Giving thanks for giving up

Here we are again, y’all. The holidays. It’s the time of year dieters and binge eaters dread all year long: the food is SO good, the temptation is SO bad, and the guilt is so deeply ingrained that it’s a point of conversation at holiday celebrations.

Yep. All across the globe, we’re wading through airport insanity, toiling away in the kitchen, dashing through the snow, so we can gather together and……talk about our food guilt.

Do you have to deal with a lot of diet culture at your family gatherings? For those of us who are particularly vulnerable to body talk and prone to disordered eating, it can be an extremely destructive experience. If you’re in the midst of unhealthy binge-restrict patterns, these kinds of messages just confirm and deepen your worldview. “Diets are a part of life. Everyone feels guilty when they eat. Losing weight is a measure of success, and I’ll win the admiration of my friends and family.”

On the other hand, if you’re trying to leave the dieting world behind, it can really shake your confidence. “Everyone on the planet is on a diet…why do I think my life could be different? What will people think of me if I give it up?”

Negative food talk at the dinner table is a way to signal to each other that we know the rules, we accept the rules, and we’re falling in line. “I’m eating this naughty food now, but this isn’t who I am. I still feel bad about it. I will punish myself later. That’s balance, isn’t it? Guilt now, punish later. Don’t worry, I haven’t given up.”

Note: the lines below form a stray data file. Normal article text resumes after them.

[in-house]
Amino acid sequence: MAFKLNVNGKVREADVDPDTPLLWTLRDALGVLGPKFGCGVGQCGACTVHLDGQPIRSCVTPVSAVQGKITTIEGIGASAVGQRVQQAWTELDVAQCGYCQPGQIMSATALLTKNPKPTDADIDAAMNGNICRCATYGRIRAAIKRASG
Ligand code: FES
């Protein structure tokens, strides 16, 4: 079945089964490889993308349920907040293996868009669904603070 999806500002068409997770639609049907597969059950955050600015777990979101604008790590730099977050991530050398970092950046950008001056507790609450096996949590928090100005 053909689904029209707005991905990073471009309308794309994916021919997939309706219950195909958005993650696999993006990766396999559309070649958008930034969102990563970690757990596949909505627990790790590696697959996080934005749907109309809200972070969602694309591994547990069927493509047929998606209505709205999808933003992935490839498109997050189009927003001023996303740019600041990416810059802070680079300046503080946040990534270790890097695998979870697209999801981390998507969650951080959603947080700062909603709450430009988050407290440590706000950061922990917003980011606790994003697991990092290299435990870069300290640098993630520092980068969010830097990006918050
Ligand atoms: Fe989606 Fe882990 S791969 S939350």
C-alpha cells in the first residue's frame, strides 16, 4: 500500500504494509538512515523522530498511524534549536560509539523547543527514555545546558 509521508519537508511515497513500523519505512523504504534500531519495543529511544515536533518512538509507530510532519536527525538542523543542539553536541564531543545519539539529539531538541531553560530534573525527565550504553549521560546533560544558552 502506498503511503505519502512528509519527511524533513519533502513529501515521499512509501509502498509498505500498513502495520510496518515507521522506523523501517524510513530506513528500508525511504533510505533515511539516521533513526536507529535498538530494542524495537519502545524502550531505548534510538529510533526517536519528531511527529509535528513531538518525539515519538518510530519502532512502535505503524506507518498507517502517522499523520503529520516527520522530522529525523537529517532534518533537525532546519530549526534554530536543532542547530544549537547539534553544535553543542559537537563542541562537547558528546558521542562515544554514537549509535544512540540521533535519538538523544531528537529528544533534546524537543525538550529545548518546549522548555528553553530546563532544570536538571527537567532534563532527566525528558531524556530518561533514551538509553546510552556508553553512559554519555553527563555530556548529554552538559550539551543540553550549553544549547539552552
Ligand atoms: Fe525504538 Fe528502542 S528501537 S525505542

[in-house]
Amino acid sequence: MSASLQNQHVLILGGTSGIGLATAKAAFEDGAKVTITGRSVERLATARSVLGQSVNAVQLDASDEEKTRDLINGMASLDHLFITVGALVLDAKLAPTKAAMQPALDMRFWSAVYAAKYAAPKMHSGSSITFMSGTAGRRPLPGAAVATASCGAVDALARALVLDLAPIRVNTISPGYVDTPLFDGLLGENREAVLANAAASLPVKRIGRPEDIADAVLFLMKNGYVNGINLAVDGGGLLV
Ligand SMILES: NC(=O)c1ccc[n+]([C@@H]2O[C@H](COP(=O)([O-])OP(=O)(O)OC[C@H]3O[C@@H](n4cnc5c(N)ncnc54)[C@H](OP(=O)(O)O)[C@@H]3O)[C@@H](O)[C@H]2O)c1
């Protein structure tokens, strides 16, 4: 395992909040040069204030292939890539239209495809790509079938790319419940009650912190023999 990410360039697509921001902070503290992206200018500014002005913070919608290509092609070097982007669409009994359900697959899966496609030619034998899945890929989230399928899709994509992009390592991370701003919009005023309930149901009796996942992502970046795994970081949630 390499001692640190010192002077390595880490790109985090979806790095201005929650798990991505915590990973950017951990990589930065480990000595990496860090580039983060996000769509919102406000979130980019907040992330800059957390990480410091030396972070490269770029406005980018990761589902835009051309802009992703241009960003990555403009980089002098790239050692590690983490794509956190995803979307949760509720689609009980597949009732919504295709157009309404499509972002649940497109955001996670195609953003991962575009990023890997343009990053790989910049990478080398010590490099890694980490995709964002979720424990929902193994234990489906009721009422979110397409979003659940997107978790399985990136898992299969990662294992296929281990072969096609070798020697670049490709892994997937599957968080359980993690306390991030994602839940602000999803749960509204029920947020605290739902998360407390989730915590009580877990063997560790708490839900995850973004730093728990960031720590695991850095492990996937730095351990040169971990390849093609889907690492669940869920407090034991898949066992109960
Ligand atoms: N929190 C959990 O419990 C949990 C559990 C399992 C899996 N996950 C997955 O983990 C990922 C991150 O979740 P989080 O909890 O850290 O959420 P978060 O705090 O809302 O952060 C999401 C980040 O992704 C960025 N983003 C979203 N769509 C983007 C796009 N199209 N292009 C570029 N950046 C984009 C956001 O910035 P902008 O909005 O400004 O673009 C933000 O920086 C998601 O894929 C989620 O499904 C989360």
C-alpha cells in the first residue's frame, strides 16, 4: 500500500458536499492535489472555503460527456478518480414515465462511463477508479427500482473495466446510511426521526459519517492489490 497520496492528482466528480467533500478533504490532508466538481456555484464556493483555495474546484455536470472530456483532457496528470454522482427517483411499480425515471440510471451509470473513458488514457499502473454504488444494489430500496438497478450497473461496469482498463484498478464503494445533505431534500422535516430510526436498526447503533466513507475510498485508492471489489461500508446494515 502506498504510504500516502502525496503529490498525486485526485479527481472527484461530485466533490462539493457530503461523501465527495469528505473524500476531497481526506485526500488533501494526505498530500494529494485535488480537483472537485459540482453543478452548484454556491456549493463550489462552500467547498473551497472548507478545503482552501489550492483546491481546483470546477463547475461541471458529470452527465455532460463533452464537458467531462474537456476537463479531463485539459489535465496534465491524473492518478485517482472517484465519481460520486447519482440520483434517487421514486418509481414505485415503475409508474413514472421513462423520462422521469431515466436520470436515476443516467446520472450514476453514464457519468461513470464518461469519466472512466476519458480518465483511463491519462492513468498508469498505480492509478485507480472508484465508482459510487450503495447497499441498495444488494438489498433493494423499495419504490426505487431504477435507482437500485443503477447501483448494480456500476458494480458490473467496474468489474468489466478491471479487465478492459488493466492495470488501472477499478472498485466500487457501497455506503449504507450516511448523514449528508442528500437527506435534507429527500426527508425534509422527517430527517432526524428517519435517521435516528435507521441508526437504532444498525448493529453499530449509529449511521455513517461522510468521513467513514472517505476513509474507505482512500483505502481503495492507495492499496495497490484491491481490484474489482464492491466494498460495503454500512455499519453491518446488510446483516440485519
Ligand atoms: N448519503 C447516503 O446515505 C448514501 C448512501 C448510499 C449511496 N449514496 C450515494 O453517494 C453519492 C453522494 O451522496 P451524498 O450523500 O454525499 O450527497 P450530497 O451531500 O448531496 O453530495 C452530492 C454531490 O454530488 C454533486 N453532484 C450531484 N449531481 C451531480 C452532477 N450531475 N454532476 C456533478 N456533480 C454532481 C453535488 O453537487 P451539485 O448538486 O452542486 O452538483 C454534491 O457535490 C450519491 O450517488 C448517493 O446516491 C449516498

Through interactions like these, we’re taught over and over again that living life without dieting would be tantamount to giving up. But what if it’s the other way around? What if giving up dieting presents the opportunity to live — truly live?

It took me years and years to realize, but now I know that giving up is a gift. Weight loss terms might seem steeped in positive propaganda — goals! inspiration! being “good”! — but you already know the hard reality. The isolation and anxiety. The nightmare binges. The deep, burning shame. The stuff we don’t talk about at the table.

This year, you can give up, too. Give up the societal shame of eating food that tastes good. Give up the notion that feeling full is a bad thing, when it’s really just our bodies’ way of communicating. Give up the fallacy that we can choose what our bodies look like if we just want it bad enough. Give up the fairy tale of someday, and dare to live in the here and now.

As you gather with friends and family this year, I wish you the courage and peace to eat and be merry, with no strings attached. Happy Thanksgiving to all the Americans out there, and happy holiday season to everyone who celebrates. This year, and every year, I’m so grateful I gave up.

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